Mily Way, Menemsha
Leaving the restaurant, I was hoping to find a clear view of the
night sky with minimal light pollution. Sadly the next day's coastal storm was edging in from the south, but I did get a nice glimpse of the Milky Way above the advancing cloud bank. Since it seemed to point to the celestial ribbon, I decided to leave the wide angle key stoning in the pier and boats. Not bad but I was still looking for better conditions after the storm.  I found a wonderfully clear sky on the last evening and captured the Milky Way without any significant light pollution over Edgartown's Katama Bay.

Gay Head Lighthouse, Aquinnah
Sunset Menemsha Harbor

Gay Head Cliffs, 1957

Fading Glory
As a child, I remember the cliffs of Gay Head being much more brilliantly colored.  I found this image of the Cliffs from my parents boat, 57 years ago.  It's a scan of an old Kodachrome slide, but, with reasonable color correction, the difference seems clear.  Perhaps the effects of decades of acid rain?

Cape Poge Lighthouse
Ok, let's talk about Cape Poge  Lighthouse.  Cape Poge Light is located at the eastern extreme of Martha's Vineyard, actually on
Cape Poge Lighthouse (I'm Counting It!)
isolated island of Chapaquiddick. The current wooden tower was built in 1928 and is the is the most recent of five lighthouses located on this wind and sea battered site. Four previous lights, beginning in 1801, were all claimed by the sea. Cape Poge light is by far the most isolated on the island. To get there you must take the ferry from Edgartown to Chapaquiddick and then drive miles over deeply rutted sand roads. Only high slung four wheel drives are likely to avoid being stranded on the isolated road. Did I allow all of this to prevent me from completing my set of five lighthouses. Damn right! The sensible way to get to the lighthouse is on a tour run by the Trustees of Reservations, but sadly I couldn't fit that into our limited schedule. Happily I came up with a thoroughly lame work-around. As it turns out the Cape Poge Lighthouse is vaguely visible from the top of the Edgartown Light. It was about seven miles away, but by zooming in I was able to place a grainy check mark on my list of lighthouses. IT COUNTS!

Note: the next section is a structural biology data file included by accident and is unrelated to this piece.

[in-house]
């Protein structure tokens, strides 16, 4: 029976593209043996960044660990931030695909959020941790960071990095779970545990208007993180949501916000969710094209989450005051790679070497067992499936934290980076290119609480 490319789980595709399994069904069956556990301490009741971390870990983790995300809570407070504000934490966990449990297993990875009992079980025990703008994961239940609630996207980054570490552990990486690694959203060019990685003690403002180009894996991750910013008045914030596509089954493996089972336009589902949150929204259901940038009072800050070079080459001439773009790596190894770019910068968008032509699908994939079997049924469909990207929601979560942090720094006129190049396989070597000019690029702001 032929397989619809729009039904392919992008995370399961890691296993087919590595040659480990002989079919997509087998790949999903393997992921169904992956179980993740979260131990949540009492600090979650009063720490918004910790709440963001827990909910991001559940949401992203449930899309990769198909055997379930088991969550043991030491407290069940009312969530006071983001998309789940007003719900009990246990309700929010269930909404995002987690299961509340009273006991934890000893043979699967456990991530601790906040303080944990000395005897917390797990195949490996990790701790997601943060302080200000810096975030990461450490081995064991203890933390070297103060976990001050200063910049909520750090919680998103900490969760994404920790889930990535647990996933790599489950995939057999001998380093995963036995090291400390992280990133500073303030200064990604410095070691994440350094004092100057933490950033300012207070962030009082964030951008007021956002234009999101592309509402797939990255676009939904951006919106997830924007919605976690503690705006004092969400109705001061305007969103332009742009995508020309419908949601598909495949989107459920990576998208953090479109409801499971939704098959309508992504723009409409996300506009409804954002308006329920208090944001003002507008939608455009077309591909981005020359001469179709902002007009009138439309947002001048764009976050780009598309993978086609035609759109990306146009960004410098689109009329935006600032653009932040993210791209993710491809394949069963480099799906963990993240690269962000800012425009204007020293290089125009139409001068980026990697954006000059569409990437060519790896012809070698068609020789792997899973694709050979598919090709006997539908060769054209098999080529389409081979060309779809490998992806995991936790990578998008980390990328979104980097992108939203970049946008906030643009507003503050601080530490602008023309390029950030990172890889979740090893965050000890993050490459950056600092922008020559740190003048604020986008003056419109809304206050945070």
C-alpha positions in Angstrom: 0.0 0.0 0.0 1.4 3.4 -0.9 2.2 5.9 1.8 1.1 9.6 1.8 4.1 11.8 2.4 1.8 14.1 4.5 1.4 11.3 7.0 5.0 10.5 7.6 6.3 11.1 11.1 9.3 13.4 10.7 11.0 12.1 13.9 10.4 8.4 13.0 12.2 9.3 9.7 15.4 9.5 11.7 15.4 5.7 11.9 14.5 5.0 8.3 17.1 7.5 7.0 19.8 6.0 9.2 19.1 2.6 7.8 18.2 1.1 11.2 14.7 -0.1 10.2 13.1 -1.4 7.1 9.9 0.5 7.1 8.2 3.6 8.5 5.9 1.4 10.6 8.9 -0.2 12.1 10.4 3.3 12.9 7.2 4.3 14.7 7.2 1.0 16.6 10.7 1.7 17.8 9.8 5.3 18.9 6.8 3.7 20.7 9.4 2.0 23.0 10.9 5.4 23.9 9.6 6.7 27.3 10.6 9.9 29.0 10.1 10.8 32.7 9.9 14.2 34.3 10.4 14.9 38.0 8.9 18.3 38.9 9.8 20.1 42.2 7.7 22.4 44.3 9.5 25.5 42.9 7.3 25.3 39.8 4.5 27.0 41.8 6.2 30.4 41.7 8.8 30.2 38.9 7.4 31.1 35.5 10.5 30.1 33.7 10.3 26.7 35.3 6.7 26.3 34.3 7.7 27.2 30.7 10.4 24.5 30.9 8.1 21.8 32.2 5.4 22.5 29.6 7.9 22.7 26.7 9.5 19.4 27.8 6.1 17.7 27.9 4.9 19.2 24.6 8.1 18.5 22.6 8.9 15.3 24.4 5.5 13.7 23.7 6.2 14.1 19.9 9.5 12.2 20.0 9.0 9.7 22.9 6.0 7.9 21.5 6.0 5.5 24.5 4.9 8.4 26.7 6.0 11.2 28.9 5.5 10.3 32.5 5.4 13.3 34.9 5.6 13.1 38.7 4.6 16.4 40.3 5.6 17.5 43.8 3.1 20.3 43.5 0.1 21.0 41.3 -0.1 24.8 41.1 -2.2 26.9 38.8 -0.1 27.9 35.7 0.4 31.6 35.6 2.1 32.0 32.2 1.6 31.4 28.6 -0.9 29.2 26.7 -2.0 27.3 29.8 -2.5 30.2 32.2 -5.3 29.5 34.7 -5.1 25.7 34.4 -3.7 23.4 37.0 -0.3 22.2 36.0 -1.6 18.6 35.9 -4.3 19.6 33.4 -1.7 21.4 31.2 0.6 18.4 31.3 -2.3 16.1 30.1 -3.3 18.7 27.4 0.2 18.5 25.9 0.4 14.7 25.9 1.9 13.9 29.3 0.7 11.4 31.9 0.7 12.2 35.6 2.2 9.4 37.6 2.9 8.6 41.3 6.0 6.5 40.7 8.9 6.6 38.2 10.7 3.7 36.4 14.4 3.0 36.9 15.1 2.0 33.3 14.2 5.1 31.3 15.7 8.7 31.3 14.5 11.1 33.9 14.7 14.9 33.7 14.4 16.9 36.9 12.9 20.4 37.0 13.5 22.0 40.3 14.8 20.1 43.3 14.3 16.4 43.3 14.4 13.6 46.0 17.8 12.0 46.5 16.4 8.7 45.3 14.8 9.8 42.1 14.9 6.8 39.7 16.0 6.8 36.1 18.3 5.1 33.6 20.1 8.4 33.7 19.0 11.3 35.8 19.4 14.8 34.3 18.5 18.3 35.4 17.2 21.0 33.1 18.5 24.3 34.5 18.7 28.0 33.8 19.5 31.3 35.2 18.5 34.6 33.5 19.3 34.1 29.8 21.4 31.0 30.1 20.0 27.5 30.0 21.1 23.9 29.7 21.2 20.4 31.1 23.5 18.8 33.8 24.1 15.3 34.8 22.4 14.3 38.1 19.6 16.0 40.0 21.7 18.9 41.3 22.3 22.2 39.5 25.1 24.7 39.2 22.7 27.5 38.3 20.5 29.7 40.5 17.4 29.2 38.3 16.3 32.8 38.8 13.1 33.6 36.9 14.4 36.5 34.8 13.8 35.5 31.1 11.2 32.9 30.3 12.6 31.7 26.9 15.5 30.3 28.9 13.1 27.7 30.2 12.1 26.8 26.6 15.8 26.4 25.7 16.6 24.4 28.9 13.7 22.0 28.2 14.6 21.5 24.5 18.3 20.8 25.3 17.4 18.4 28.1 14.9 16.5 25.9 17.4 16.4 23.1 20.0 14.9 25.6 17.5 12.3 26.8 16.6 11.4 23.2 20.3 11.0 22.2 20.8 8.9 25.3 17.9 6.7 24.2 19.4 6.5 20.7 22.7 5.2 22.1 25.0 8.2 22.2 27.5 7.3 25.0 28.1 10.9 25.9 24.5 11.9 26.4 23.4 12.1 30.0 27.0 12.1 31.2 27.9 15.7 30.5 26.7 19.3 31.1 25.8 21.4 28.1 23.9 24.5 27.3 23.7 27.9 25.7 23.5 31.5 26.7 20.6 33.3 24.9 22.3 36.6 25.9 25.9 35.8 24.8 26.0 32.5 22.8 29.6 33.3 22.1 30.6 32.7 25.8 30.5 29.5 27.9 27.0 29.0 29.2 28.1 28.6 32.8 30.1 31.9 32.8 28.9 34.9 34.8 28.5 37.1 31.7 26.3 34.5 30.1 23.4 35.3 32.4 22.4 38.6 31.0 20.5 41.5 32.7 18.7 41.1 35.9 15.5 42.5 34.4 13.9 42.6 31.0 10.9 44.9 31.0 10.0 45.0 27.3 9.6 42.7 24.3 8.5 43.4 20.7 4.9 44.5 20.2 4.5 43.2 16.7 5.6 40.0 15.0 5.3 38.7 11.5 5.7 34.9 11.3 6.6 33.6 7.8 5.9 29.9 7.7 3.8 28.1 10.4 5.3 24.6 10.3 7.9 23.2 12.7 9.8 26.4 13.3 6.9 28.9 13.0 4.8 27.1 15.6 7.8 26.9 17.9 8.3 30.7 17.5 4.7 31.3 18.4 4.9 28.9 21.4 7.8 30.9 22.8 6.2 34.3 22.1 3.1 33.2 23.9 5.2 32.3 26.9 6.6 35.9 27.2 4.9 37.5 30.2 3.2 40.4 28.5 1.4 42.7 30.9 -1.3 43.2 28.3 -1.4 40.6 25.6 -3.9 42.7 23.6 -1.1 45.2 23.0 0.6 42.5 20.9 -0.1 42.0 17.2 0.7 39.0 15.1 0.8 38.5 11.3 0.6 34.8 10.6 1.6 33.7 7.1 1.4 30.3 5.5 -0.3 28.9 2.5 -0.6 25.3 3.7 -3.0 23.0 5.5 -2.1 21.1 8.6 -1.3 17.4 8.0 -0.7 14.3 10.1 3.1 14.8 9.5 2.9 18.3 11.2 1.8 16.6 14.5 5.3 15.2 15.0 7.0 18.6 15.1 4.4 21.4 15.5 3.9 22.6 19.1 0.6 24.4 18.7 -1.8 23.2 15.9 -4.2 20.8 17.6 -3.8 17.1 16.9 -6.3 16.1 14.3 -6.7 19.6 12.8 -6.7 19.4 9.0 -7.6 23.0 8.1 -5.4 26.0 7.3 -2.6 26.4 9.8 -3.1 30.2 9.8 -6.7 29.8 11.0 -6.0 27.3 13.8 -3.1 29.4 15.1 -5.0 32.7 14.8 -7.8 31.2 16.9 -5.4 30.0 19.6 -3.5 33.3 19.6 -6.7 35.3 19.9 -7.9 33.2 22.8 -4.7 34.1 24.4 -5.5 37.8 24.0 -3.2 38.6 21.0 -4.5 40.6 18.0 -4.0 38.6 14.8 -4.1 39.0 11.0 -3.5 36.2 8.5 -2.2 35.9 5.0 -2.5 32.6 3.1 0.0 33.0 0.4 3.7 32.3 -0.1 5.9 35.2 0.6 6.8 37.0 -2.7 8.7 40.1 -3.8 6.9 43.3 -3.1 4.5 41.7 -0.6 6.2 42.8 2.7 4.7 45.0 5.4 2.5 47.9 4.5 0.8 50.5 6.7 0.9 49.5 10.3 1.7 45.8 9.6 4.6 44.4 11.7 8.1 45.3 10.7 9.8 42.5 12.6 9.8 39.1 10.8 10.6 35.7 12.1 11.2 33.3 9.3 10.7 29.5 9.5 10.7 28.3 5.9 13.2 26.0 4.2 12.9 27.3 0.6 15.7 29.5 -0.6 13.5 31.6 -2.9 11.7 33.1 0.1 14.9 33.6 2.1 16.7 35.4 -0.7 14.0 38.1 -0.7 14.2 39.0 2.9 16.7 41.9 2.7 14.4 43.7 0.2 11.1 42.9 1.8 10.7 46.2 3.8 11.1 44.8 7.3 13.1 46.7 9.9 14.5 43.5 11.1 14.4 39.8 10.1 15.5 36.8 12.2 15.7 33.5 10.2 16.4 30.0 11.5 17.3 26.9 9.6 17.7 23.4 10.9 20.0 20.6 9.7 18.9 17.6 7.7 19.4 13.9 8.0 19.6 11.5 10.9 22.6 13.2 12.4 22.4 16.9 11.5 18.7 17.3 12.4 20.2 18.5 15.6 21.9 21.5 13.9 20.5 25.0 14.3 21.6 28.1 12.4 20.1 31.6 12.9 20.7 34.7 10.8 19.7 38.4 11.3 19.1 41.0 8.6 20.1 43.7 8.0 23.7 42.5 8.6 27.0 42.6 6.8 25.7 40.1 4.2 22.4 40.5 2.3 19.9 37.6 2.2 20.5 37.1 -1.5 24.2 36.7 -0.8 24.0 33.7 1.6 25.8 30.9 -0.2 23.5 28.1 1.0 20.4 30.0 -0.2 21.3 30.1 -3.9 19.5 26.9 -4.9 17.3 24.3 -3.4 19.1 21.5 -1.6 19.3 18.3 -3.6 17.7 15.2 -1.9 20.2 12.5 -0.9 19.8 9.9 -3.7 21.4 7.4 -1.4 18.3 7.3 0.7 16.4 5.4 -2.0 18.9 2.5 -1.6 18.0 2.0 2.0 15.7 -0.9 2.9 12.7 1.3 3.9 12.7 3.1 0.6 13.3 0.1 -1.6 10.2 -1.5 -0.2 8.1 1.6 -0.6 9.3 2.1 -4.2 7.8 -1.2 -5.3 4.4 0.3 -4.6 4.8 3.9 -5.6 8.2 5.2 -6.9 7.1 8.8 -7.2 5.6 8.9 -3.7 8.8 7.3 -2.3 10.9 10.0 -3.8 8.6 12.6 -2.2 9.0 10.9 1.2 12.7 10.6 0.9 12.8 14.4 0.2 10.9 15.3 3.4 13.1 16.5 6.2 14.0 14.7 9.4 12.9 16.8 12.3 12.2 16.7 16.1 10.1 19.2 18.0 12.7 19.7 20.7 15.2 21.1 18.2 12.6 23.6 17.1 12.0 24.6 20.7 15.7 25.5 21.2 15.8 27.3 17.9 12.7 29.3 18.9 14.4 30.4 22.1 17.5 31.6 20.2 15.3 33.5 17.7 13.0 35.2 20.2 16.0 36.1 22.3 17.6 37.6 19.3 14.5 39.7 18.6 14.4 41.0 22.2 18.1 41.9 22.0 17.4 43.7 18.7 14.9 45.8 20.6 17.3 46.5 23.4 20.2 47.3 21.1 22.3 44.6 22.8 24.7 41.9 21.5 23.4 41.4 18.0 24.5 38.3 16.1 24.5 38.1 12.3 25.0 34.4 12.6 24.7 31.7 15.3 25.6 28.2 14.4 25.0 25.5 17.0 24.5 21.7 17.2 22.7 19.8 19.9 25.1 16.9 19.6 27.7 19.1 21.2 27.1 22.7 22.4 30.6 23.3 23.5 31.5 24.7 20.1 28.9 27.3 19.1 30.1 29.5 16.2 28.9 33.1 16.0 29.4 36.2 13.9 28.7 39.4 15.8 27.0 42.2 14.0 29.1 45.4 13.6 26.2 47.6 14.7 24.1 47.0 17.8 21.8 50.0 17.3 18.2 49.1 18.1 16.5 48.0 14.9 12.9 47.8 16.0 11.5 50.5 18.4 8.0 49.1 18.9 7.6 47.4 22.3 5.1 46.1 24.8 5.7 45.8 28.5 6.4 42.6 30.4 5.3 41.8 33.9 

Katama Bay

I'm a sucker for lighthouses and it was exciting to have the chance to explore five (sort of) new ones in such a concentrated period of time.  Of course we enjoyed all of the island's attractions and had a wonderfully relaxing time.  And I only have 800 images to get through instead of the nearly 5000 from Alaska!  Now back to work.

You can browse more of  my Vineyard Images on my
Martha's Vineyard Gallery

South Beach Surf